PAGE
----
Biological mechanisms underpinning the social gradient of health

  • Senior Research Fellow Dr Sharon Brennan-Olsen

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  • Project Details

    This program of research investigates musculoskeletal diseases as a socio-environmentally related health outcome. Demographic, economic, policy and behavioural factors, known as ‘the social determinants of health’, influence the risk factors for, and the outcomes associated with, musculoskeletal disease. This unique program of research also investigates the meeting of the ‘social’ and the ‘biological’ in musculoskeletal disease. Referred to as ‘social epigenomics’, this field of research focuses on explaining how experience becomes biology, or how the external environment influences biological processes and thus increases the risk of musculoskeletal disease.


    Dr Sharon Brennan-Olsen, Senior Research Fellow, and NHMRC Career Development Fellow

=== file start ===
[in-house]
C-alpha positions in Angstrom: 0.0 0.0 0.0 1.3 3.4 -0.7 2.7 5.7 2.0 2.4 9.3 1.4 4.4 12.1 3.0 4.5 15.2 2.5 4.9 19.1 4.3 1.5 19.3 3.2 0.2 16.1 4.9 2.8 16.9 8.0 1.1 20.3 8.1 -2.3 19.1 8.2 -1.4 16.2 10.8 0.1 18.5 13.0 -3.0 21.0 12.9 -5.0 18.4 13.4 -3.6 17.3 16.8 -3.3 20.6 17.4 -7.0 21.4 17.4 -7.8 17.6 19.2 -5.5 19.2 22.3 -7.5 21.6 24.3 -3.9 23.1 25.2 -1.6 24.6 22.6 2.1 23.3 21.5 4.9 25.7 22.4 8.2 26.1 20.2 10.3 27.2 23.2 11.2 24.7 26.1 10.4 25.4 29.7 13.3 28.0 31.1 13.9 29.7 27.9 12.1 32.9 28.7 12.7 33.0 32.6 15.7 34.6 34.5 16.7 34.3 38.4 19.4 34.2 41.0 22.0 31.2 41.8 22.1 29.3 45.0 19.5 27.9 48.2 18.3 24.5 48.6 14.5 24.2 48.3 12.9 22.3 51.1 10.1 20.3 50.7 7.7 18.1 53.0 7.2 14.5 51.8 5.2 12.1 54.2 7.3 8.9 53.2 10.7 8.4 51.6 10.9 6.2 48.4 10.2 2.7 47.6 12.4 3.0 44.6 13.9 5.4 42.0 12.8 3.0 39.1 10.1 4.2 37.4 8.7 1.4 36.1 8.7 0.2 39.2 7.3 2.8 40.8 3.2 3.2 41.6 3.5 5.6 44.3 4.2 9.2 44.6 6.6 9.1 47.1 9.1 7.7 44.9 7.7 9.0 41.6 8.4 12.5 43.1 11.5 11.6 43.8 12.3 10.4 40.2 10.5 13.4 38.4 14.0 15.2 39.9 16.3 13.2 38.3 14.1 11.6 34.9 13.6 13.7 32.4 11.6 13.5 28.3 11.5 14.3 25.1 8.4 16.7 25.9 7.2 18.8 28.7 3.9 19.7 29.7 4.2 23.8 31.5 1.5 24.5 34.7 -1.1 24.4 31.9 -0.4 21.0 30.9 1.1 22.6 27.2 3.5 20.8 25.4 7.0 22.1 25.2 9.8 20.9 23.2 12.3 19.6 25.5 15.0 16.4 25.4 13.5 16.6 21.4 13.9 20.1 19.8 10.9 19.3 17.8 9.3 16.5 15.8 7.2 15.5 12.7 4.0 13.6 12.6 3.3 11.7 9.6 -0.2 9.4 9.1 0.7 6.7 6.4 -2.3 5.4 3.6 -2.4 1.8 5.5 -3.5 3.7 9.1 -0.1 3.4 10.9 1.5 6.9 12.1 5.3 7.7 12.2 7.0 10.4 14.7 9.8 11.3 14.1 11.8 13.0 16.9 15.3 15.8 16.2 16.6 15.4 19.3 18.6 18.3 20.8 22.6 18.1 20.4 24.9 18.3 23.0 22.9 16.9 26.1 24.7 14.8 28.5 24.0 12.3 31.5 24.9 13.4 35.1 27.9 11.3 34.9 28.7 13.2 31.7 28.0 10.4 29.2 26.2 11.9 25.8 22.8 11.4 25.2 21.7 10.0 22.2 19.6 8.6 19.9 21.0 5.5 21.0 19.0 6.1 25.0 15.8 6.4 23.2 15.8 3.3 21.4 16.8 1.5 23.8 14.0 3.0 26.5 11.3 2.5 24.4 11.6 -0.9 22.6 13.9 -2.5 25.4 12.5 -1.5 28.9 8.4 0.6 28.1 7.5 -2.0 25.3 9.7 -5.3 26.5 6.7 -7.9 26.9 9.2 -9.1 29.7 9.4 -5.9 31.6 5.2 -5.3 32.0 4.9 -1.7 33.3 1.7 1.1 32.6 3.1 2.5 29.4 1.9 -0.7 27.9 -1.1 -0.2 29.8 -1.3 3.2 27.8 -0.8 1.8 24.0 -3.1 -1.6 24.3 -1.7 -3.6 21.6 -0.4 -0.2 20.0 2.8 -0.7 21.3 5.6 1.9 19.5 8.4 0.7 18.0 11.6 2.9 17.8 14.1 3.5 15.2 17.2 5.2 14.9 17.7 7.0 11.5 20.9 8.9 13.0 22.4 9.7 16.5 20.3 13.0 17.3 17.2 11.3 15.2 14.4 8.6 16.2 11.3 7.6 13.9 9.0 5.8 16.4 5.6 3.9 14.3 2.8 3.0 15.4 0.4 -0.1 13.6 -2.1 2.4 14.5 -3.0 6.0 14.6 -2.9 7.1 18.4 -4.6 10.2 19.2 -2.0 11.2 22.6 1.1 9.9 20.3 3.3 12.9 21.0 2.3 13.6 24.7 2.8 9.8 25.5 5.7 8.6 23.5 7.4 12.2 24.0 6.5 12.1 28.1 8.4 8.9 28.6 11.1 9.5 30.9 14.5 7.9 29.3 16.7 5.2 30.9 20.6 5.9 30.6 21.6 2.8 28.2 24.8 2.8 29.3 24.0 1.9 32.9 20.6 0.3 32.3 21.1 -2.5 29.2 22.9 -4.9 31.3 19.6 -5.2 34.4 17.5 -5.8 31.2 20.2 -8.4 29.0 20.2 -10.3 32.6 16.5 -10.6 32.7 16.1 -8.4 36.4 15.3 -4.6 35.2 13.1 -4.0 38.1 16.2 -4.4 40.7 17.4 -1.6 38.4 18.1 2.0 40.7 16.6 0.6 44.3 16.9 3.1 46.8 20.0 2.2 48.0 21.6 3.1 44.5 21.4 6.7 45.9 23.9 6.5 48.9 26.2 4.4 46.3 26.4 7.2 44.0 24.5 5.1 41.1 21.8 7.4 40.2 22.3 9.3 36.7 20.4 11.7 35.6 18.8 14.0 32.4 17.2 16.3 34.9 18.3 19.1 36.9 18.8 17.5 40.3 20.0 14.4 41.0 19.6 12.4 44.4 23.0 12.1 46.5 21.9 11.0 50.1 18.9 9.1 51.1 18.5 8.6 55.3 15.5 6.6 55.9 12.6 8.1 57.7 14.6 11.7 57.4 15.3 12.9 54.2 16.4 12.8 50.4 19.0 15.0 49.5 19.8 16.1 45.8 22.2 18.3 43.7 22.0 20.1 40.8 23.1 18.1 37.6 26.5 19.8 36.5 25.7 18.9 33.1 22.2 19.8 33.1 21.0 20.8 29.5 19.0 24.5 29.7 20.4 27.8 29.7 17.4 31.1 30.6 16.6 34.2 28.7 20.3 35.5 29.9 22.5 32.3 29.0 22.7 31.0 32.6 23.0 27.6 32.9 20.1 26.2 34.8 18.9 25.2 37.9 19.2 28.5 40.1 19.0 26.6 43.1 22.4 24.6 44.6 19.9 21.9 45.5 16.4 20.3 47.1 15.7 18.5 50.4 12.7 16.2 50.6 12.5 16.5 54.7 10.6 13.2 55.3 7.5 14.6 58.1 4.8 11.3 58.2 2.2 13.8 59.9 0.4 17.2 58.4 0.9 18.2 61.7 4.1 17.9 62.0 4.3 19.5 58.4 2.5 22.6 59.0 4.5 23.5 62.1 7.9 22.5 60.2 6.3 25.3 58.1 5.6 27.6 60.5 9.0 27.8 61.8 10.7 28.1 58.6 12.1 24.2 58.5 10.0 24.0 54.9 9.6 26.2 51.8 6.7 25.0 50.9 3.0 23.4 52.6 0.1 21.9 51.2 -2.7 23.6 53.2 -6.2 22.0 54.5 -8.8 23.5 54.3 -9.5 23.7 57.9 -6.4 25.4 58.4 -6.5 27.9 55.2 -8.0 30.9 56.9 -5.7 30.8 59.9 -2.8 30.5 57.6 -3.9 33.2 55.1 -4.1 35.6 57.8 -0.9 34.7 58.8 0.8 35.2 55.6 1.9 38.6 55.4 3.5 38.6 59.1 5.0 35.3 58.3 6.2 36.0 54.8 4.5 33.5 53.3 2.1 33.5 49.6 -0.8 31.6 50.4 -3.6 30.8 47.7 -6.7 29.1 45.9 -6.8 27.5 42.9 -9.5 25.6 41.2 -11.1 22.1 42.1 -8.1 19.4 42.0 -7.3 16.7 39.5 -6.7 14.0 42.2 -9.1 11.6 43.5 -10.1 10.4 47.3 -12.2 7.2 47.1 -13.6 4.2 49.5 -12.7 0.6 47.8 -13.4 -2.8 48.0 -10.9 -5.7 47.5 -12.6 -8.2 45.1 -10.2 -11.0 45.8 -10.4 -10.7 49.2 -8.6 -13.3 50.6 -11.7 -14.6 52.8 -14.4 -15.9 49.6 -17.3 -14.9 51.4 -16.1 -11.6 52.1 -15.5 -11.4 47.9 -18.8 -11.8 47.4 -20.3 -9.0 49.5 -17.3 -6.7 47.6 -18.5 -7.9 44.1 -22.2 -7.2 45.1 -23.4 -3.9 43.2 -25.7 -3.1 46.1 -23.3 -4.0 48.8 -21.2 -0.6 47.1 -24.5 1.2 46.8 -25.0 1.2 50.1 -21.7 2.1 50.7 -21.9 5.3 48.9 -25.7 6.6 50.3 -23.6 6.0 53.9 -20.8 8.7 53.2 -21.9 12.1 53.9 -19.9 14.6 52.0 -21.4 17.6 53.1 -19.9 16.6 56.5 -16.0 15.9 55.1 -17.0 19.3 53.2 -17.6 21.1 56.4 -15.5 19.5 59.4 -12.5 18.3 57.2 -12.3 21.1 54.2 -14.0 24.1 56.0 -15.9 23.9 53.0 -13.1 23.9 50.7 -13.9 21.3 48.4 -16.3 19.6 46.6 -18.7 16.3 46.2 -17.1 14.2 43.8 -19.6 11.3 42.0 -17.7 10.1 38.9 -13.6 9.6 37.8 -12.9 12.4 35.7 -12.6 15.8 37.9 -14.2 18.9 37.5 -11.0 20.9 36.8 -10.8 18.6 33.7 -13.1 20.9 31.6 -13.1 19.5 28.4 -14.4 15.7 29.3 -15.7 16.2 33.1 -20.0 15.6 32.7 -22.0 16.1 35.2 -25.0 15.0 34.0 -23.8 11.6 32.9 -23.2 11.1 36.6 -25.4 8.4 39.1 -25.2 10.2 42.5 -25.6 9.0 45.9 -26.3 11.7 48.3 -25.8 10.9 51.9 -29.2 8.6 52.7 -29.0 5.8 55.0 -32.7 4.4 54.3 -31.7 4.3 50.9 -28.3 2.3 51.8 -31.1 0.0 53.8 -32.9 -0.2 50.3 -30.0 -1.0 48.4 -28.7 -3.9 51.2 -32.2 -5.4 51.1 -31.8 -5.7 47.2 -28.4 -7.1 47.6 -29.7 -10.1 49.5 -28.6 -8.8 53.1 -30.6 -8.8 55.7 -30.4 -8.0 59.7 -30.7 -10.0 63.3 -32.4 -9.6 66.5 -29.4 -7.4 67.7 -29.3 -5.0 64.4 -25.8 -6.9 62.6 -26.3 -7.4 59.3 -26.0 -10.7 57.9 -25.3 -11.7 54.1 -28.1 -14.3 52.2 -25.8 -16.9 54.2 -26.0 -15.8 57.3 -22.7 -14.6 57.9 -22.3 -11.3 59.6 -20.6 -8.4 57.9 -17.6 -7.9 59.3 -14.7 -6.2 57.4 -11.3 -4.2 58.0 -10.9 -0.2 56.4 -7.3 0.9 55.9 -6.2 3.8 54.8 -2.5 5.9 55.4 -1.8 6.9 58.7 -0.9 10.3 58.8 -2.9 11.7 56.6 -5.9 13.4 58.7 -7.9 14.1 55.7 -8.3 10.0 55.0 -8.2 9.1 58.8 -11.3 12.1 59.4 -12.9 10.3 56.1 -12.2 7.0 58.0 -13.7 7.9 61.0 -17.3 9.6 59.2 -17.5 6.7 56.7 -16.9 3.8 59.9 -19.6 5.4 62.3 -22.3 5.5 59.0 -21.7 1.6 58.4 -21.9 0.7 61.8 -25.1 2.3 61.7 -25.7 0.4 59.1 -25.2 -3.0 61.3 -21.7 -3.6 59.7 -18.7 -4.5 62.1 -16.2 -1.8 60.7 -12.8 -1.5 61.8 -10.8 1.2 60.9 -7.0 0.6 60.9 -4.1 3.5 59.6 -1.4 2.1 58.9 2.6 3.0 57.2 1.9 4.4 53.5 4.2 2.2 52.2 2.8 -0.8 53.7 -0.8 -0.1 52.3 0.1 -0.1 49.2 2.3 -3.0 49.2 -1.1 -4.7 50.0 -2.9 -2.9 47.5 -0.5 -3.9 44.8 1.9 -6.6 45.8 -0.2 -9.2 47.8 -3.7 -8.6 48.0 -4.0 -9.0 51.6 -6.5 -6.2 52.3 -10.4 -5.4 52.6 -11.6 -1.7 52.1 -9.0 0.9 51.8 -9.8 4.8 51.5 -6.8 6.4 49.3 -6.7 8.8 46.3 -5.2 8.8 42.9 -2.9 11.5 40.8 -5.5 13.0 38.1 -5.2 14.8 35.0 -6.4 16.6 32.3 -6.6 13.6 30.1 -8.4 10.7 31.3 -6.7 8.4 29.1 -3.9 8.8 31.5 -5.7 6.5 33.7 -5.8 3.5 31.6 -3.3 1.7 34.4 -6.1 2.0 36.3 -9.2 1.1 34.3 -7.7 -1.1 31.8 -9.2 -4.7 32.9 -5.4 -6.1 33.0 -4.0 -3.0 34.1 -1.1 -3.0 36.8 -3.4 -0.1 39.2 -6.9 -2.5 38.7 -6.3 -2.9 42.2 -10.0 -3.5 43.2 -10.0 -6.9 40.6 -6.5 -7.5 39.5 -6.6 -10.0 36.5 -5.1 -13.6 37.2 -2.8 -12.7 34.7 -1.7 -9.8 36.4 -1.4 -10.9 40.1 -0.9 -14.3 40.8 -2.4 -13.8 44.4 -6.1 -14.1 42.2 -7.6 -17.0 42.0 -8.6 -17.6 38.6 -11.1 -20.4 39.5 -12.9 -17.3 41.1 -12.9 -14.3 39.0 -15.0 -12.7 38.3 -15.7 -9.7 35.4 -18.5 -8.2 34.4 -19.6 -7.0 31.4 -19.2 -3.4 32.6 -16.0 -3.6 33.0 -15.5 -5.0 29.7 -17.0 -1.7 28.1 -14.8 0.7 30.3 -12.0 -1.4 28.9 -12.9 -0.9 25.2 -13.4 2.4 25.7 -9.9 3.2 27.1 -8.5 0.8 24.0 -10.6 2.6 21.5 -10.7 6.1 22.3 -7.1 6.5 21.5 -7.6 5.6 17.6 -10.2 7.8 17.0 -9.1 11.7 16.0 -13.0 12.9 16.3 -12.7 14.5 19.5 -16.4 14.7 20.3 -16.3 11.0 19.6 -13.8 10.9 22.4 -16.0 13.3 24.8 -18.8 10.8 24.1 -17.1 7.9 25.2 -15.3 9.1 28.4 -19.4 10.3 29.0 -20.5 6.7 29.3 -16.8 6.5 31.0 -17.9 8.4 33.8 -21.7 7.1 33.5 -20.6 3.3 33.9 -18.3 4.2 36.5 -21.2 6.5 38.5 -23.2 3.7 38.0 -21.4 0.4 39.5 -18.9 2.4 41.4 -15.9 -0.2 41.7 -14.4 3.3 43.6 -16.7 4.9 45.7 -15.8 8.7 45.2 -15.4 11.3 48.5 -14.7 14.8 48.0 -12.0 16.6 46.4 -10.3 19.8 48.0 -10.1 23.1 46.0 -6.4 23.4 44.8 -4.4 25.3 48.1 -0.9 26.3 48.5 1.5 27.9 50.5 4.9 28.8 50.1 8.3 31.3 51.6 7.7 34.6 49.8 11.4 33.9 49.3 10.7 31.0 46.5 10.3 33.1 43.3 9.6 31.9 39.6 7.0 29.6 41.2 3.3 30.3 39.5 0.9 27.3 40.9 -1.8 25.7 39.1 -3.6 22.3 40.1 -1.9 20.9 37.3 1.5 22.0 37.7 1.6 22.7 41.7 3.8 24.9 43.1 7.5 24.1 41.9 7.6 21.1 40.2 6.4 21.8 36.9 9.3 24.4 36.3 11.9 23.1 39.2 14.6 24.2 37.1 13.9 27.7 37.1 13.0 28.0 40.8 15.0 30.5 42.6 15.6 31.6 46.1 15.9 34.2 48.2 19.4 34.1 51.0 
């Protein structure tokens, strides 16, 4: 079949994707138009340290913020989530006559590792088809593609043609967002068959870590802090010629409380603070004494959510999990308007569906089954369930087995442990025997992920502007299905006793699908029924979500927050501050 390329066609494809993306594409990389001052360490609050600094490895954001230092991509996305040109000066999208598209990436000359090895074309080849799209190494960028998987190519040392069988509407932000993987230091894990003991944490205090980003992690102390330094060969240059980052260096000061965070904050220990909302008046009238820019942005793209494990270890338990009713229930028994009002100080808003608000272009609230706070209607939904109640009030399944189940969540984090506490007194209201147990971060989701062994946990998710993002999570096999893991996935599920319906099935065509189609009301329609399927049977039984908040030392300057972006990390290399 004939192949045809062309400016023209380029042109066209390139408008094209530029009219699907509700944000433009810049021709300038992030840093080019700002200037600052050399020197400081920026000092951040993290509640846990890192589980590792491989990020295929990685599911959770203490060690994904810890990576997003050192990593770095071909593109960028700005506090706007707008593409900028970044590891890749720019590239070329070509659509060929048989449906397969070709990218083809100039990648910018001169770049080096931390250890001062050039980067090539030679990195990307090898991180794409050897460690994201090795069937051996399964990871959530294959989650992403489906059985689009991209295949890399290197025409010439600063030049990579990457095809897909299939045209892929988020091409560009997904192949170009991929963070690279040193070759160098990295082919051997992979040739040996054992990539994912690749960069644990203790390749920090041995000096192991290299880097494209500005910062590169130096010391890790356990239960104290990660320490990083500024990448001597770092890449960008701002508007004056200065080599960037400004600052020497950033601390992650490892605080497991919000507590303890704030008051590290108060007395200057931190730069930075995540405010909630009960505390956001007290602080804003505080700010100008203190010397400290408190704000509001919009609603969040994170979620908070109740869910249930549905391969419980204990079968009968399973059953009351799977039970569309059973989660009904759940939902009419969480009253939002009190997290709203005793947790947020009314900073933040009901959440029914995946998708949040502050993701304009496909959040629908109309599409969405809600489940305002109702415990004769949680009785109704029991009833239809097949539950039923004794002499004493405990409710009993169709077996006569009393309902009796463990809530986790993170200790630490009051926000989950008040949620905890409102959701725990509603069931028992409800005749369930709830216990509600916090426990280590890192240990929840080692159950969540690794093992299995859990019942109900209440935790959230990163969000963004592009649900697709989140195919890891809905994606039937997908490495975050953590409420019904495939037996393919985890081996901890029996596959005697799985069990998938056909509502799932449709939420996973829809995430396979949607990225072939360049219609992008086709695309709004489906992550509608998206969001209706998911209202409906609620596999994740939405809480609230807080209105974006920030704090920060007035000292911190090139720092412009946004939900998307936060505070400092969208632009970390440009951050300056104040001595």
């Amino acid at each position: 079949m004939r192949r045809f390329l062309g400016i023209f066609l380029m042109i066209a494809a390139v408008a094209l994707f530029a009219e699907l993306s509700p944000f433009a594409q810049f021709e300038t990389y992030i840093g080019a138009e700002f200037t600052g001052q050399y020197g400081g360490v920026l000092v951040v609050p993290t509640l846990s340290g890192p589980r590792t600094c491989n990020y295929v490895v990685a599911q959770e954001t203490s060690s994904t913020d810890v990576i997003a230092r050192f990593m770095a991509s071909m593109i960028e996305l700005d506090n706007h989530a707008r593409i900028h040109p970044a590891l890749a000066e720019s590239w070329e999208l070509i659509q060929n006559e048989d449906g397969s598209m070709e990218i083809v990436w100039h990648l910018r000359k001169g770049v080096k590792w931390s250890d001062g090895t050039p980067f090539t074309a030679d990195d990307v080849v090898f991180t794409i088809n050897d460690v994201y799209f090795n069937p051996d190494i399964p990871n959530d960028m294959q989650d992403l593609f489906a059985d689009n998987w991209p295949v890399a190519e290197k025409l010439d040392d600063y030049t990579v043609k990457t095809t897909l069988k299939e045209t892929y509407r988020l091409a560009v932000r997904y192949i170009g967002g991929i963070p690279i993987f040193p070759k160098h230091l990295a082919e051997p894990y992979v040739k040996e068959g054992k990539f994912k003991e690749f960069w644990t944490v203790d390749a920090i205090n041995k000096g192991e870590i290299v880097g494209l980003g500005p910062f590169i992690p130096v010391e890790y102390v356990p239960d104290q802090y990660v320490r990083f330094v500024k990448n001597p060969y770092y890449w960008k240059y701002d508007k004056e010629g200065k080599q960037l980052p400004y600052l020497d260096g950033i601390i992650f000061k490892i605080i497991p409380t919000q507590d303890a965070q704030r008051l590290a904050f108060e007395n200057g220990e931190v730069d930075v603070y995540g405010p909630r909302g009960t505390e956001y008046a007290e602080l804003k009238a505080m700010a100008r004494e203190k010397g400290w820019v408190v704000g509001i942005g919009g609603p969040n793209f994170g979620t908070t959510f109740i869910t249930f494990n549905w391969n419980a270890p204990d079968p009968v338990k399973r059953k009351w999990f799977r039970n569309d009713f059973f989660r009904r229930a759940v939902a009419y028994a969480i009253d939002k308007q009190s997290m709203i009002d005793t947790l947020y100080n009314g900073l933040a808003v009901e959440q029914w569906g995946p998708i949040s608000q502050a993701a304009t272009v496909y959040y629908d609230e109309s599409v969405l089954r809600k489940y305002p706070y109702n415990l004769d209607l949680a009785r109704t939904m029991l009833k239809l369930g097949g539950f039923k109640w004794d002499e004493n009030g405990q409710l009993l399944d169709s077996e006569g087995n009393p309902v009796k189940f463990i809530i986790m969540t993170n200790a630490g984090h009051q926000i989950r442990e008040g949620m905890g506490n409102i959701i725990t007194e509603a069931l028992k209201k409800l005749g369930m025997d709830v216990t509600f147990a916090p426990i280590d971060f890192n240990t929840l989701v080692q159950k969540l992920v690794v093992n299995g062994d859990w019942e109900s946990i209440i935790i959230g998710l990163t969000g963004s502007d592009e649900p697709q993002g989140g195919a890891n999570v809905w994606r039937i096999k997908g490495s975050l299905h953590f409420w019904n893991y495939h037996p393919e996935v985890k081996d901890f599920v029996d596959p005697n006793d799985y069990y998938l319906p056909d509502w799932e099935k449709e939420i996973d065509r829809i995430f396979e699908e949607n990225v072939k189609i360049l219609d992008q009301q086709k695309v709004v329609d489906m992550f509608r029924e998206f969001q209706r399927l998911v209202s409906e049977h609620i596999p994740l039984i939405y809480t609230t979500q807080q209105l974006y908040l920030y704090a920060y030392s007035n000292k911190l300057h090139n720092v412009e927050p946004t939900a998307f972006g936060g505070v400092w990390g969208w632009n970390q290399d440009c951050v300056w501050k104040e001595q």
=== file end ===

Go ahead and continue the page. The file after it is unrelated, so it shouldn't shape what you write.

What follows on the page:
Ms Darci Green, Research Assistant


    Many international and national collaborators

    Research Opportunities

    This research project is available to PhD, Masters by Research, Honours students to join as part of their thesis.
    Please contact the Research Group Leader to discuss your options.

    Research Publications

    Riancho JA, Brennan-Olsen SL. The epigenome at the crossroad between social factors, inflammation and osteoporosis risk. Clinical Reviews of Bone and Mineral Metabolism, 2017;15(2): 59-68

    Brennan-Olsen SL, Page RS, Berk M, Riancho JA, Leslie WD, Wilson SG, Saban KL, Janusek L, Pasco JA, Hodge JM, Quirk SE, Hyde NK, Hosking SM, Williams LJ. DNA methylation and the social gradient of osteoporotic fracture: A conceptual model. Bone, 2016;84: 204-212

    Brennan-Olsen SL, Pasco JA, Williams LJ, Hyde NK, Jacka FJ. The microbiome: A biological mechanism underpinning the social gradient of musculoskeletal conditions? [Letter] J Bone Miner Res, 2016, 31(6):1315

    Research Group

    Social epigenomics and population health: Musculoskeletal disease

    School Research Themes


    Key Contact

    For further information about this research, please contact the research group leader.

    Department / Centre

    Western Health


    Western Health

    Unit / Centre

    Social epigenomics and population health: Musculoskeletal disease

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